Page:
EAST VILLAGE— It's been five years since Logan Square's Central Hispanic Seventh-day Adventists prayed inside 913 N. Hoyne Ave., though their former house of worship in East Village continues to be part of their lives since they still haven't sold it.
"We've tried realtors, word of mouth, an auction," said Jori Gomez, secretary of the church.
On the market since 2008, a banner went up in May advertising a church auction and website.
In June, the city's Commission on Chicago Landmarks approved a ''preliminary landmark designation'' for the seven-lot building and adjacent school. The move protects the church from any possibility of demolition or significant exterior alteration, said Paul Strazzabosco, a Chicago Landmarks spokesman.
A public hearing to propose landmark designation status is scheduled for 2 p.m Tuesday.
Roger Driver, treasurer of the Willowbrook-based Illinois Conference of Seventh-day Adventist Church which owns the property told DNAinfo.com Chicago that he was unaware of the hearing and did not receive a mailing from the city.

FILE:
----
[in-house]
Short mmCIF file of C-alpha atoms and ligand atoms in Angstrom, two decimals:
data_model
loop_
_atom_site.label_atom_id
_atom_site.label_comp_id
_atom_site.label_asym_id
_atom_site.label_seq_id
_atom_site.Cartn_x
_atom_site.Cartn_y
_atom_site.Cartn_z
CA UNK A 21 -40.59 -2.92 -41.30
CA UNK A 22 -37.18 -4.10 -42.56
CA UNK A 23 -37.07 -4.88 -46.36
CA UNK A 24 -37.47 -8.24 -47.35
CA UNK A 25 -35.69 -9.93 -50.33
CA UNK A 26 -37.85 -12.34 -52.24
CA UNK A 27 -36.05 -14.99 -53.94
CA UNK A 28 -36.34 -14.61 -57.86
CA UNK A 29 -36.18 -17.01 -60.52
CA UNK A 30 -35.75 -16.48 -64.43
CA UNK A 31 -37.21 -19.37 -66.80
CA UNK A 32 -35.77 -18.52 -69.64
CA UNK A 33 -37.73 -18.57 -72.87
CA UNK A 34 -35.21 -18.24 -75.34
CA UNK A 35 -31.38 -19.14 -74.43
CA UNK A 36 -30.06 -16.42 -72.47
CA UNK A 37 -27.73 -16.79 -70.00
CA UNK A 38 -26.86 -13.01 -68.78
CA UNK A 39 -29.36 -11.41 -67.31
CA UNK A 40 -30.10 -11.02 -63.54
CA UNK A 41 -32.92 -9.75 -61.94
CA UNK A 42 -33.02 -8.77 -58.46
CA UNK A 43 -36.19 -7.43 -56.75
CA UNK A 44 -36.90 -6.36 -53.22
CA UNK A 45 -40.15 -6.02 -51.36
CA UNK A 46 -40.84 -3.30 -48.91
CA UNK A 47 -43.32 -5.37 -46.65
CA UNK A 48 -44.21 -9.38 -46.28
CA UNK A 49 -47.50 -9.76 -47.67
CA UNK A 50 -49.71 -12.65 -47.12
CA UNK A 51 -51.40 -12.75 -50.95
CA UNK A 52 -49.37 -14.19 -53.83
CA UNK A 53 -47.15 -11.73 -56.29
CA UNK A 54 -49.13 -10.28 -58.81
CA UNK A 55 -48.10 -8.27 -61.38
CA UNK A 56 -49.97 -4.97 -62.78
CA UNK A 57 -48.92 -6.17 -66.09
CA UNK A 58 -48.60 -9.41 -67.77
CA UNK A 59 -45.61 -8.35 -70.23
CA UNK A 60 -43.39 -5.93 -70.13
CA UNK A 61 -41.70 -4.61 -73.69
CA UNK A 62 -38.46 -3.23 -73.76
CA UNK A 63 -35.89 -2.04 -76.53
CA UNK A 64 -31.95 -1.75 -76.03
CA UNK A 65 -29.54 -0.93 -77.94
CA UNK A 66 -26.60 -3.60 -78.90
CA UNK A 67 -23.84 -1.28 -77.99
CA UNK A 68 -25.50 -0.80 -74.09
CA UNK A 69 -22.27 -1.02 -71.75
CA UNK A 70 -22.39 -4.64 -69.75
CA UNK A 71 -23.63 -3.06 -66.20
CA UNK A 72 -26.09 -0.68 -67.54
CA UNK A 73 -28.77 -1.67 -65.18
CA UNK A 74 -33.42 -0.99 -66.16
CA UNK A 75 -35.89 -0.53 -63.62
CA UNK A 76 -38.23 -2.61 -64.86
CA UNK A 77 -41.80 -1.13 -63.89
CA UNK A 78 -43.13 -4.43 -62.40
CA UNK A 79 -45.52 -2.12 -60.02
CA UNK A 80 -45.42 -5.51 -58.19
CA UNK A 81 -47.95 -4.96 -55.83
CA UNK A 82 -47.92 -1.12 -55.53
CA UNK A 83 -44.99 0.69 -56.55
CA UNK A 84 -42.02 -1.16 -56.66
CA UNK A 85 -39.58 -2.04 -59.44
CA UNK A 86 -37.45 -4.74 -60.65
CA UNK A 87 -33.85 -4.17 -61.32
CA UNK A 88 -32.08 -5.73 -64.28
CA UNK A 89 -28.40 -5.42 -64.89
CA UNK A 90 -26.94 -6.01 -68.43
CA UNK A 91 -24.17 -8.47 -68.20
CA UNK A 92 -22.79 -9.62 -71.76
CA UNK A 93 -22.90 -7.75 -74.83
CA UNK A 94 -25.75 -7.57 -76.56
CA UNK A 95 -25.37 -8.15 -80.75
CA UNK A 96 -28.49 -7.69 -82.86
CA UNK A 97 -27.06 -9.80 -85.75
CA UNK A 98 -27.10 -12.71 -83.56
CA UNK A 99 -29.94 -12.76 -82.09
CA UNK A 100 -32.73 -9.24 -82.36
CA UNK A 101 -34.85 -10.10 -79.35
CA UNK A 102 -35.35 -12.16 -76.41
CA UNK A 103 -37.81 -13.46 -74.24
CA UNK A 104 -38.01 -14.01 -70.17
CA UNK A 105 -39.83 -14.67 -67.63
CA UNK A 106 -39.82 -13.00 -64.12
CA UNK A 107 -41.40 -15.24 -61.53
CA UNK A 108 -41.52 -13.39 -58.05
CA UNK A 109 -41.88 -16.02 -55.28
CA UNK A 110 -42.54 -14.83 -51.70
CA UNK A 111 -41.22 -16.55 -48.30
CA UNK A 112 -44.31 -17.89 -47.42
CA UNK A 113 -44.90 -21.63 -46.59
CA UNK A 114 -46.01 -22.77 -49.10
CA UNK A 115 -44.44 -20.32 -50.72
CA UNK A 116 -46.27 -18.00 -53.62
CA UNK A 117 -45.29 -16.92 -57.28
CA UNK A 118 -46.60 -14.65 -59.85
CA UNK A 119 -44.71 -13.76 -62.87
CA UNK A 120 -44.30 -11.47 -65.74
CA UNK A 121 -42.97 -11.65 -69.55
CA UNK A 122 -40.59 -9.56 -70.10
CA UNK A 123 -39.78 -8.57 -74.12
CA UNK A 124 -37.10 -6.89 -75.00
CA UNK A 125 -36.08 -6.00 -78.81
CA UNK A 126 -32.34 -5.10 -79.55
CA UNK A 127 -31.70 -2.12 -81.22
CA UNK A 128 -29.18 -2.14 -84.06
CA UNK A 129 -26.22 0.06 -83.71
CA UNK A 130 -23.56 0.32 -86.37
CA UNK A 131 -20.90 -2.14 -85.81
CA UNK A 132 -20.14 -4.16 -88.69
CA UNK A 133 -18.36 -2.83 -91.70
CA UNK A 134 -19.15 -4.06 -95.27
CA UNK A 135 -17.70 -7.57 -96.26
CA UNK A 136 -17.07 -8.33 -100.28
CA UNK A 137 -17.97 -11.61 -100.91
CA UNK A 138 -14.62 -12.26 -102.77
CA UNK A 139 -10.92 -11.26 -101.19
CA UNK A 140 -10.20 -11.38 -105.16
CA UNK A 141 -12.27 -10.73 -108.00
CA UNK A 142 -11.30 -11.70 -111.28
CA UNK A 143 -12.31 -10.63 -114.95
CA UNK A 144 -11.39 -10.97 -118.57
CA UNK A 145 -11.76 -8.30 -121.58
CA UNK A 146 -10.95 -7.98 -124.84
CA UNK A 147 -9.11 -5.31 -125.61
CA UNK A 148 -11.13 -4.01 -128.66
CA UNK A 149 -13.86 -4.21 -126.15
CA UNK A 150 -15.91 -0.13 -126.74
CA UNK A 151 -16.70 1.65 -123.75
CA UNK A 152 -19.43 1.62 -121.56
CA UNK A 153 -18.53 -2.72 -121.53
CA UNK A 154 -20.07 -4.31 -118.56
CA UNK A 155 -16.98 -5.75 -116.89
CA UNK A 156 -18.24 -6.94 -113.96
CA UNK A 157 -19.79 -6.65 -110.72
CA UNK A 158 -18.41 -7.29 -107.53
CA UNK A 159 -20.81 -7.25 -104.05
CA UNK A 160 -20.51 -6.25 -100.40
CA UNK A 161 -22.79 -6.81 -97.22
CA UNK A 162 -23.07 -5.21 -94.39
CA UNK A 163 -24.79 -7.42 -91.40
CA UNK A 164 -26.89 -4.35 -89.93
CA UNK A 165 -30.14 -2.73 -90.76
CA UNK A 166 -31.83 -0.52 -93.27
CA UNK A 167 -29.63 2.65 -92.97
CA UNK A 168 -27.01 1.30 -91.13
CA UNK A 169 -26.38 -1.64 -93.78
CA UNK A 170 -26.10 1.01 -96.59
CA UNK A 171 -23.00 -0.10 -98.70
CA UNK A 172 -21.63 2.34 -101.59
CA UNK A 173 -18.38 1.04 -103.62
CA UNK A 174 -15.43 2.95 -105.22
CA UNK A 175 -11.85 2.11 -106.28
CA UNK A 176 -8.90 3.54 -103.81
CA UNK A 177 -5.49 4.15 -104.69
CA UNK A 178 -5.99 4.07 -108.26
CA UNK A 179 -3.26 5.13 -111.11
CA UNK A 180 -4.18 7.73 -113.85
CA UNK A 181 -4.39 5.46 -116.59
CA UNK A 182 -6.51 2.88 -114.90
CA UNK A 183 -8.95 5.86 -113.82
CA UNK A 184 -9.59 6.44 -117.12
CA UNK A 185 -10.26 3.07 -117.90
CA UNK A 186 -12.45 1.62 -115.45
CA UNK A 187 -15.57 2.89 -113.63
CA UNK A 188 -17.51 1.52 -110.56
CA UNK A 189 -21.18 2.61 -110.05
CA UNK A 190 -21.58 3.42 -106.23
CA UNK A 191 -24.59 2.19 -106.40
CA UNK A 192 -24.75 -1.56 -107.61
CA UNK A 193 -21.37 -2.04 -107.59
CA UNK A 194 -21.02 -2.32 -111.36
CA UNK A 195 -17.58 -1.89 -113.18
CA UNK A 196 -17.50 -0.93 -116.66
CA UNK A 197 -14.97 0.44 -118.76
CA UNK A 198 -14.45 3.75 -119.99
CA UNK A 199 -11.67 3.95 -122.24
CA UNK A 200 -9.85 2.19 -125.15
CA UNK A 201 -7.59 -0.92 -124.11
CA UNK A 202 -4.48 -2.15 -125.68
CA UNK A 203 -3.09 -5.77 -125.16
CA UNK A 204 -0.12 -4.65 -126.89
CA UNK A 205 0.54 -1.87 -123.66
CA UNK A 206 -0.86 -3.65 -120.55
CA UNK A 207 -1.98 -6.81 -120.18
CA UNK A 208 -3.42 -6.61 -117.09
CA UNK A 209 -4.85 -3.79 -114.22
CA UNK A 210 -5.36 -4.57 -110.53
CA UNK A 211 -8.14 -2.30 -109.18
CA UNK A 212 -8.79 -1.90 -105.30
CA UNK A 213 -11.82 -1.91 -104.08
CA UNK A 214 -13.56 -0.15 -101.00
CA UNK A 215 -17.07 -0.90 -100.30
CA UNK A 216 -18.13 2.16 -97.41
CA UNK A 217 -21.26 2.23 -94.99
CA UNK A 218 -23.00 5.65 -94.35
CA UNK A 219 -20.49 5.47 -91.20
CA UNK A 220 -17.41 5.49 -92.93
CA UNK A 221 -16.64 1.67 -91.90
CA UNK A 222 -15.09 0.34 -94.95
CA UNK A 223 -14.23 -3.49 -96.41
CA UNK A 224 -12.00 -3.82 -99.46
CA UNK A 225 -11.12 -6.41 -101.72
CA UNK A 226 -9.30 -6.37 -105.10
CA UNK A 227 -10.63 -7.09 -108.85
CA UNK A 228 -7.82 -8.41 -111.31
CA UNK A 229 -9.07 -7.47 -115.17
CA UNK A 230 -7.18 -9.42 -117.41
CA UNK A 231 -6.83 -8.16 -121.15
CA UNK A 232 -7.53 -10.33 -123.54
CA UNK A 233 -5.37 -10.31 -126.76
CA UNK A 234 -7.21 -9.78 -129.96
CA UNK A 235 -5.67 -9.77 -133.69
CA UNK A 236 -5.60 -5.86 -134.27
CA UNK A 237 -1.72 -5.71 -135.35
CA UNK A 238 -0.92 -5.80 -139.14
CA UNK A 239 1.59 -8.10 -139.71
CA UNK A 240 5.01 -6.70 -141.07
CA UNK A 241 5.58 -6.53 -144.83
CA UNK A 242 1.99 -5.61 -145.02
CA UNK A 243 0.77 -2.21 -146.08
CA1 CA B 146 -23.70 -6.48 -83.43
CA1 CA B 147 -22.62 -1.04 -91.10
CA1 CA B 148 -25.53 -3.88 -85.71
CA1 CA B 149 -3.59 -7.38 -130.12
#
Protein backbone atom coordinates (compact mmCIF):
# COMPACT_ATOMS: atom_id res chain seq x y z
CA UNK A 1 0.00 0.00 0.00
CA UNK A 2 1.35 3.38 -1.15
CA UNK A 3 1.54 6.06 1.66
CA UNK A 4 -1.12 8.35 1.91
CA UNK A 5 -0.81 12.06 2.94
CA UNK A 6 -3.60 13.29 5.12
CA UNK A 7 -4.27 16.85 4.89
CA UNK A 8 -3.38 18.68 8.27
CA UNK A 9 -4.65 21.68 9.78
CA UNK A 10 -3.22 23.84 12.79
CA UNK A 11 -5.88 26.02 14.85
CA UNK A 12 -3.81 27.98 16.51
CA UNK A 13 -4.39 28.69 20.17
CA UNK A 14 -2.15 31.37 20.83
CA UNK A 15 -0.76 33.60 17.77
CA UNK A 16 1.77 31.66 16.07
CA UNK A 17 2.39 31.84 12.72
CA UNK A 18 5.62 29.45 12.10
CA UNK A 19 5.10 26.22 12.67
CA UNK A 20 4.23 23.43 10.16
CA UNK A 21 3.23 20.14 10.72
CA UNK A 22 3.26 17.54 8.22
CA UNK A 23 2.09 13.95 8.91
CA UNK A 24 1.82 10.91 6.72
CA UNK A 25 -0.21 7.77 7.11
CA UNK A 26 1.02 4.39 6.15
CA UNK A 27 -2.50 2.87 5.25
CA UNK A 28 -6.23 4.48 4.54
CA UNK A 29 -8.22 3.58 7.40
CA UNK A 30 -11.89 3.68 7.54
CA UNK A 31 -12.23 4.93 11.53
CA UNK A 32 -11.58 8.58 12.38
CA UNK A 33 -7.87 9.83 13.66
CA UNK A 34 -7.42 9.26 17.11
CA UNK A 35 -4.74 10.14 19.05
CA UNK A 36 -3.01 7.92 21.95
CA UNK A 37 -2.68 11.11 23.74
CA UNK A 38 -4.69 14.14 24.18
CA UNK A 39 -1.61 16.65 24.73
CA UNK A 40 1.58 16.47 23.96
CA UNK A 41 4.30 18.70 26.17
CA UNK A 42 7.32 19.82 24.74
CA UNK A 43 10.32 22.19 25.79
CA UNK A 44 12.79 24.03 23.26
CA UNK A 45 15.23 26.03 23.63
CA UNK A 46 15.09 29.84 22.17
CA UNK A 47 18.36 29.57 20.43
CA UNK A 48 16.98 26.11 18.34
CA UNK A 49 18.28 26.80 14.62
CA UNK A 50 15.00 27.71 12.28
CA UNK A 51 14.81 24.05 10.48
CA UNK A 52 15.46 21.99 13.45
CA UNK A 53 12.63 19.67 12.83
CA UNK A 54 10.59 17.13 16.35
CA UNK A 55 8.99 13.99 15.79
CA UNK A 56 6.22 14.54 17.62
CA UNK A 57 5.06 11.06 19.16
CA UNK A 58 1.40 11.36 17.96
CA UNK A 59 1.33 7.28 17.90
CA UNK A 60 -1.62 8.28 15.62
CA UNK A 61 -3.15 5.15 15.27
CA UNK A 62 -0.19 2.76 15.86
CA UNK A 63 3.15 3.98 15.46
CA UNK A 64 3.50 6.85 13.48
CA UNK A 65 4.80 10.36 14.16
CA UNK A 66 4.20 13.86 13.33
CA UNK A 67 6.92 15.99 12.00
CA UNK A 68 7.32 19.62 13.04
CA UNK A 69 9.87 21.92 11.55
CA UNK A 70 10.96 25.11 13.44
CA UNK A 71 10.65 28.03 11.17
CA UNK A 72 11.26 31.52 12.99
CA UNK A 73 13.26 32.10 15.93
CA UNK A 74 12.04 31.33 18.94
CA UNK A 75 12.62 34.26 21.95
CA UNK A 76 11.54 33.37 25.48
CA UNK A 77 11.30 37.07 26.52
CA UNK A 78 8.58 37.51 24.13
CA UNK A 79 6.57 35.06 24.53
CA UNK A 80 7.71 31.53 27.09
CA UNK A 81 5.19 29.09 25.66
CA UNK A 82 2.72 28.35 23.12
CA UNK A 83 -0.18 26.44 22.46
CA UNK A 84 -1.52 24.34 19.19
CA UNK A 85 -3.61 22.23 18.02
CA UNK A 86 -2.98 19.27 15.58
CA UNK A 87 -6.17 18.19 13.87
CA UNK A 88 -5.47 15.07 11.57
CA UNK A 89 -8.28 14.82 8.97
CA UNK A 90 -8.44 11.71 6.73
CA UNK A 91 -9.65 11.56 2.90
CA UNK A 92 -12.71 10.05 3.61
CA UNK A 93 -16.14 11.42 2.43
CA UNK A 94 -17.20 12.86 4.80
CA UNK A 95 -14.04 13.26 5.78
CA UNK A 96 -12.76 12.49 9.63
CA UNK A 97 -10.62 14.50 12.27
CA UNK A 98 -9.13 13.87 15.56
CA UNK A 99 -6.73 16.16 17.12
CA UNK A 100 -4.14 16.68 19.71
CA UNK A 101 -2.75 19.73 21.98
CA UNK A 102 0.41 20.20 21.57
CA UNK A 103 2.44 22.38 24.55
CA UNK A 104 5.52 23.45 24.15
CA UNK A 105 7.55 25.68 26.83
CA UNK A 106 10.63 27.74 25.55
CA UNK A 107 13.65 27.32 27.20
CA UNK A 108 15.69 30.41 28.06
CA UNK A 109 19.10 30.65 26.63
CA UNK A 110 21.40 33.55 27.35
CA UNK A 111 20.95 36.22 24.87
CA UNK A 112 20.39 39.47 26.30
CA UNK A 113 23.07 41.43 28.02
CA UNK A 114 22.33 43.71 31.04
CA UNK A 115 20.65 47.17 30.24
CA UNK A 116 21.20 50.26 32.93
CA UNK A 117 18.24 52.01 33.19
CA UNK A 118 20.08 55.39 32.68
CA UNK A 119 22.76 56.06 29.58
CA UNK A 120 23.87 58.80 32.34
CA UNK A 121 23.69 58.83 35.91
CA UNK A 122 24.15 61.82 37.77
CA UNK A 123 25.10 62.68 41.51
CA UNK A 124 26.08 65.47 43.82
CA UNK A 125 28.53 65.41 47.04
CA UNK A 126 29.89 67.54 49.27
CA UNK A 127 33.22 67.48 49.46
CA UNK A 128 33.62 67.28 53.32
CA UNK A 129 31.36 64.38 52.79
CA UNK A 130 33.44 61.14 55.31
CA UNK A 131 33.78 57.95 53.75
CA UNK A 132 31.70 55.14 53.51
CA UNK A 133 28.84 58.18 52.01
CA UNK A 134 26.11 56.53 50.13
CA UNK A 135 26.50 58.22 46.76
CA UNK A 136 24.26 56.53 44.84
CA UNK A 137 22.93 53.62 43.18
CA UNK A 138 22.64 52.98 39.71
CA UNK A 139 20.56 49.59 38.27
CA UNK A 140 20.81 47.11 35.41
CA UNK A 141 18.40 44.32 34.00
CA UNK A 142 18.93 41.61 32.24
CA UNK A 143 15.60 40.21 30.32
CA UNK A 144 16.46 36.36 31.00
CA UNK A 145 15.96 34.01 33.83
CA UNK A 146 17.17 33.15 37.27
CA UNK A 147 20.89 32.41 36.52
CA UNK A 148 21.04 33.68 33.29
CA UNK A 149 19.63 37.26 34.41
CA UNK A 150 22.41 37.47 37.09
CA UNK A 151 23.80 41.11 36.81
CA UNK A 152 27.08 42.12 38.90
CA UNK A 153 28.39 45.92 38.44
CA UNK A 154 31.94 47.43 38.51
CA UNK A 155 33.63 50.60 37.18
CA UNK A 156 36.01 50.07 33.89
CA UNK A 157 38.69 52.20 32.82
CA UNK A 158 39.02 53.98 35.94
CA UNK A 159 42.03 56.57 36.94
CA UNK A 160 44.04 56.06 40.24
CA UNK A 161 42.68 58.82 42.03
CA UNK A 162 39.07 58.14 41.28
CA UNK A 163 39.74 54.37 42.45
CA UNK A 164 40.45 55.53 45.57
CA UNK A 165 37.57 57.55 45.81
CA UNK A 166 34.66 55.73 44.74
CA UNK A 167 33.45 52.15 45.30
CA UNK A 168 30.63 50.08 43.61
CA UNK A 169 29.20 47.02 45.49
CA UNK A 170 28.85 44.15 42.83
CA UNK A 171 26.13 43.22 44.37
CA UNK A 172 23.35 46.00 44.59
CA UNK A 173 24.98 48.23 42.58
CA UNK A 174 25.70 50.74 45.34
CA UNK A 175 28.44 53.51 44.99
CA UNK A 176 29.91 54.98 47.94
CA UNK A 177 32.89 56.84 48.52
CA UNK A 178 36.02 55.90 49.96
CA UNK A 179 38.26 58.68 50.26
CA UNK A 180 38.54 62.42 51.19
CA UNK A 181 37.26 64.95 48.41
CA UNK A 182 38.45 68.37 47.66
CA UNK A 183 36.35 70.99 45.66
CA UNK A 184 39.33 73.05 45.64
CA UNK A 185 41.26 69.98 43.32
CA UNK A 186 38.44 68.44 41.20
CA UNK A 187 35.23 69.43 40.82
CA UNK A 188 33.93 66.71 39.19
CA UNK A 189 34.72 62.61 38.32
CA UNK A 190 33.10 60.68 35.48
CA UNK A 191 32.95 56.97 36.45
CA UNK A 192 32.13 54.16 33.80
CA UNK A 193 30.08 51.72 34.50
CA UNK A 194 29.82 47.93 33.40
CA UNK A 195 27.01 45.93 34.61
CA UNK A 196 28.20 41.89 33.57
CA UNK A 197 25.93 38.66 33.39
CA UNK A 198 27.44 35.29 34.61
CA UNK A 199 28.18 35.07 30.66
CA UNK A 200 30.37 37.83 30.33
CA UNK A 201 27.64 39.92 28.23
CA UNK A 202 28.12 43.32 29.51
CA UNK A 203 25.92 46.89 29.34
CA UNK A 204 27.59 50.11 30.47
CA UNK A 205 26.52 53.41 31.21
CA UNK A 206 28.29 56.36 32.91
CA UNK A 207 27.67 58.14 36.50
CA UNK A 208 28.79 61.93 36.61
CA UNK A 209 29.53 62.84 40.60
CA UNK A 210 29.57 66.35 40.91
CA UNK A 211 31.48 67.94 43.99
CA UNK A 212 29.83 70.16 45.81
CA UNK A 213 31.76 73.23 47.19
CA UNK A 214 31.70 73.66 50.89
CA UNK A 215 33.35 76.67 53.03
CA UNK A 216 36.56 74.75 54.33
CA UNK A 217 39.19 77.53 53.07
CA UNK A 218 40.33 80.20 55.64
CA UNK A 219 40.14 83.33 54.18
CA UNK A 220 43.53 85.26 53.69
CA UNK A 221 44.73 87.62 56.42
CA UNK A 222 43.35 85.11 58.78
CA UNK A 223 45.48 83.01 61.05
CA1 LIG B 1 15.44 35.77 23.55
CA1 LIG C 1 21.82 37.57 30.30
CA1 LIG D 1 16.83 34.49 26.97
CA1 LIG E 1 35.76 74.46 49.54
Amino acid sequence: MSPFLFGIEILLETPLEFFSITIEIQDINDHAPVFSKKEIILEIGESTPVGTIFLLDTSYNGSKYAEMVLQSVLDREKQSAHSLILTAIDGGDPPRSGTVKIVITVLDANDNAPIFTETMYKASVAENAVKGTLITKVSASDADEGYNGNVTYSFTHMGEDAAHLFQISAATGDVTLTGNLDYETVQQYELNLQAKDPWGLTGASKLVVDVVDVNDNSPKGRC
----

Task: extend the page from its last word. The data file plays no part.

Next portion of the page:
When asked about the hearing's public notice signage on the grounds of the church, Driver replied that he has not visited the property lately.
After deals with two developers fell through—the most recent within the past 10 days—broker Aaron Heidebrink of Sheldon Good and Company whose been trying to market the 17,532 square-feet parcel to buyers, said that the preliminary landmark designation enacted in June is the reason why deals are falling through.
Jonathan Fine, founder of Preservation Chicago, said he'd met with a potential buyer about a month ago.
"Developers were aware that it was a historic landmark and then got deeper into the project and decided it wasn't worth their while. Whether there were other buyers since then, I don't know, but the buyers we met with were aware of the property's historic status," Fine said.
Strazzabosco said that the property was supposed to have been included in a 2004 Ukrainian Village historic district expansion but it "got carved out" because the Adventists had been using the space for assembly and requested exemption.
Municipal city code states that, "No building that is owned by a religious organization and is used primarily as a place for the conduct of religious ceremonies shall be designated as a historical landmark without the consent of its owner."
Jeremiah Gawryk, 68, lives across from the empty church.
"Personally I don't care if they want to do this or that. If you ask me, they could open it up and make a nice nightclub. When you get a big structure like this, in an economy like ours, who's going to buy it?" Gawryk wondered.